Isn’t this how every horror movie or “there’s a fungus among us” movie starts.
First scene: A lab in a sunny, secluded and security conscious area. Men and women in surgical garb hard at work finalizing an experiment. They sigh meaningfully, rejoice and congratulate each other as they complete it. They promise each other foreshadowingly that what they just did will change the world.
Suddenly the sounds of screams pierces the sterile labs, eyes widen above surgical masks, and the sound of breaking glass offscreen as the horrible new…gene, microbe, virus…whatever…escapes.
Cut to doctor (who receives grisly death later in the movie only after supplying our hero with necessary background information) who says, “My God, what have I done?
Well this is the real life start of that movie that will most assuredly end with something akin to zombies. I don’t know the science behind zombies but I’m pretty sure this is how they start.
A scientist is poised to create the world’s first man-made species, a synthetic microbe that could lead to an endless supply of biofuel, according to The Telegraph. Craig Venter, an American who cracked the human genome in 2000, has applied for a patent at more than 100 national offices to make a bacterium from laboratory-made DNA setting his company up to become the “Microbesoft” of the 21st century.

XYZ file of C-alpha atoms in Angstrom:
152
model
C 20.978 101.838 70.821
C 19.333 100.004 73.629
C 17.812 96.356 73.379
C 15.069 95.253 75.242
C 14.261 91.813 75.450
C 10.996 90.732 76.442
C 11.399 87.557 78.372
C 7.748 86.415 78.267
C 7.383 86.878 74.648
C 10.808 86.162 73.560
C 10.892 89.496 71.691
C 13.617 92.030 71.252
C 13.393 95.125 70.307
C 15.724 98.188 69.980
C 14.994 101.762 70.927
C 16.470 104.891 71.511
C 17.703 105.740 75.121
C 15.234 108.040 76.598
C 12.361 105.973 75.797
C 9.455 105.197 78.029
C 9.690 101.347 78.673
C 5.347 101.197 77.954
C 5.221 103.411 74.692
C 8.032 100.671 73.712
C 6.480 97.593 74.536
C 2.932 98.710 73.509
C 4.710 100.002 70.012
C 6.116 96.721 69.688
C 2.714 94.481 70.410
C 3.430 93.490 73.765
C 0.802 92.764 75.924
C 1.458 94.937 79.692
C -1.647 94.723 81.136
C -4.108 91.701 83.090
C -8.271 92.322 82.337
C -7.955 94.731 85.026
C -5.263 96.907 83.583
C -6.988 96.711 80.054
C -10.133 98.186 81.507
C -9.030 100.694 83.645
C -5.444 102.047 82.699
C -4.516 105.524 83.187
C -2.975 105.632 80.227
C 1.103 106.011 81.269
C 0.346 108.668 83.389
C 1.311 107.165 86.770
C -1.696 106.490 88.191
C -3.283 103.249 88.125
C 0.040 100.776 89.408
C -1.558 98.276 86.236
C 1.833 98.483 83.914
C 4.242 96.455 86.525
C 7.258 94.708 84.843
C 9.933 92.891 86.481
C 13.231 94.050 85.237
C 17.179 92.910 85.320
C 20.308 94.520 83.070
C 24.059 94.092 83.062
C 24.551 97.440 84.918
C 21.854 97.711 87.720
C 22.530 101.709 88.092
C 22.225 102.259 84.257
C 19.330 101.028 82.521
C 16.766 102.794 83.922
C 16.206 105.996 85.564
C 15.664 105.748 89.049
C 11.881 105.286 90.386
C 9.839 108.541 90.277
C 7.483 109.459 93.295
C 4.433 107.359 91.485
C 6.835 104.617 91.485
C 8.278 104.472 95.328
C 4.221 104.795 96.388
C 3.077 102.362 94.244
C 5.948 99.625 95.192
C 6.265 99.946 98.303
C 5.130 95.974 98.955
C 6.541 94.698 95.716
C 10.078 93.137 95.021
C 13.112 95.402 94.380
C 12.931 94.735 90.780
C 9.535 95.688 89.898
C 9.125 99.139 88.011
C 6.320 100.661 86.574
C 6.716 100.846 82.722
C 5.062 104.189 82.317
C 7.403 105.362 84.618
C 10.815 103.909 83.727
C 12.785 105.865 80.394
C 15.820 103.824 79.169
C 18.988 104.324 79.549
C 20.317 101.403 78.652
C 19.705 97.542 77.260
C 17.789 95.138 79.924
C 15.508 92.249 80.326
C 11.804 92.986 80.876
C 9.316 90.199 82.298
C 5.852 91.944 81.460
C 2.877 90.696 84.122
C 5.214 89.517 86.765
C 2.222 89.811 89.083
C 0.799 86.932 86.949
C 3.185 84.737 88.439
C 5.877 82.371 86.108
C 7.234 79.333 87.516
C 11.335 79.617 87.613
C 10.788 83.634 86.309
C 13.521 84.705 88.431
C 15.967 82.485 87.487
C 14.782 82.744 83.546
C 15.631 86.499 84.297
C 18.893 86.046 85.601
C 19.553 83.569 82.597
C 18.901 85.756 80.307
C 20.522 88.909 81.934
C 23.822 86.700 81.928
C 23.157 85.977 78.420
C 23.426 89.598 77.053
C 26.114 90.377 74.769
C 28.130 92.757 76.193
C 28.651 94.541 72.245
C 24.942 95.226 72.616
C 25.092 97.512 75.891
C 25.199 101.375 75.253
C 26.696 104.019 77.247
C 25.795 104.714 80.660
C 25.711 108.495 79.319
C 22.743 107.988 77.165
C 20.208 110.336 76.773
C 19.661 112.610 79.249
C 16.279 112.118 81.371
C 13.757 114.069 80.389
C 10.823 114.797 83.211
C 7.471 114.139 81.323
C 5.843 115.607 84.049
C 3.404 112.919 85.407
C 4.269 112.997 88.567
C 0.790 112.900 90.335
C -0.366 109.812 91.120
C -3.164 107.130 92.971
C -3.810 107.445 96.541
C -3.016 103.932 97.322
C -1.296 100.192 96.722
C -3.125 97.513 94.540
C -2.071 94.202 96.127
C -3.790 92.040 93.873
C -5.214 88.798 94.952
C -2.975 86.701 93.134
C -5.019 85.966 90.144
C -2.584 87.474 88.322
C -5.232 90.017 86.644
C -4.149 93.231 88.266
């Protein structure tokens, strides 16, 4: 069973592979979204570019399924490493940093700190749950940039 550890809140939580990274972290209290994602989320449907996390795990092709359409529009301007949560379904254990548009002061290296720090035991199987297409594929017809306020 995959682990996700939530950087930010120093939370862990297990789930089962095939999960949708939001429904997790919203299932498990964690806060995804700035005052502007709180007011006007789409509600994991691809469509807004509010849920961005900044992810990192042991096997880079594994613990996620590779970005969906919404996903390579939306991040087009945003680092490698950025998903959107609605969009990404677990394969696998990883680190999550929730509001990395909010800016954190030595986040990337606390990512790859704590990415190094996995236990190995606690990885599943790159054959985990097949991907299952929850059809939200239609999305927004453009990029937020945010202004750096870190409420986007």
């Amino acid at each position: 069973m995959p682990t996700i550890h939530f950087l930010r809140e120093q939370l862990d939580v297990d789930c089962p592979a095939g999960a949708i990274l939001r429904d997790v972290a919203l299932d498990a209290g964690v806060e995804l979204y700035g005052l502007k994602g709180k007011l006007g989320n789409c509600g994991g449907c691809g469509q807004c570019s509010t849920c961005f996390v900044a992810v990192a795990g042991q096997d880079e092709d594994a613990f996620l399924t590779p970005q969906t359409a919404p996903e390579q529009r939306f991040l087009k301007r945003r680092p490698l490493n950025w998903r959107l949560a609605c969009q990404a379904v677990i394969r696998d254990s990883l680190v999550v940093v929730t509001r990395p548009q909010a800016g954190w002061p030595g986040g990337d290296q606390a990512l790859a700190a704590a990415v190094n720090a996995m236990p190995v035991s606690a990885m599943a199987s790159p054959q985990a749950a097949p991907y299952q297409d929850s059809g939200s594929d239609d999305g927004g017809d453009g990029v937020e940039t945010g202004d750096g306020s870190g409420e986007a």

It is part of an effort to create designer bugs to manufacture hydrogen and biofuels, as well as absorb carbon dioxide and other harmful greenhouse gases.
A colleague said: “For the first time, God has competition. Venter and his colleagues have breached a societal boundary, and the public hasn’t even had a chance to debate the far-reaching social, ethical and environmental implications of synthetic life.” (Or the implications of zombies)
But don’t worry Mr Venter did ask a panel of experts to examine the implications of creating synthetic life. The committee, led by Mildred Cho at Stanford University, had no objections to the work but pointed out that scientists must take responsibility for any impact their new organisms had if they got out of the lab.
What do we care if they take responsibility for the zombies? Zombies don’t take orders. (If they did, maybe they would do the jobs Americans won’t do.)
But they tell us not to worry again because the organisms can be designed to die as soon as they leave laboratory conditions. First off, didn’t any of you read Jurassic Park? How about the movie? Or any movie of the 20th century for that matter. Mark the date folks. We just entered Zombieville USA.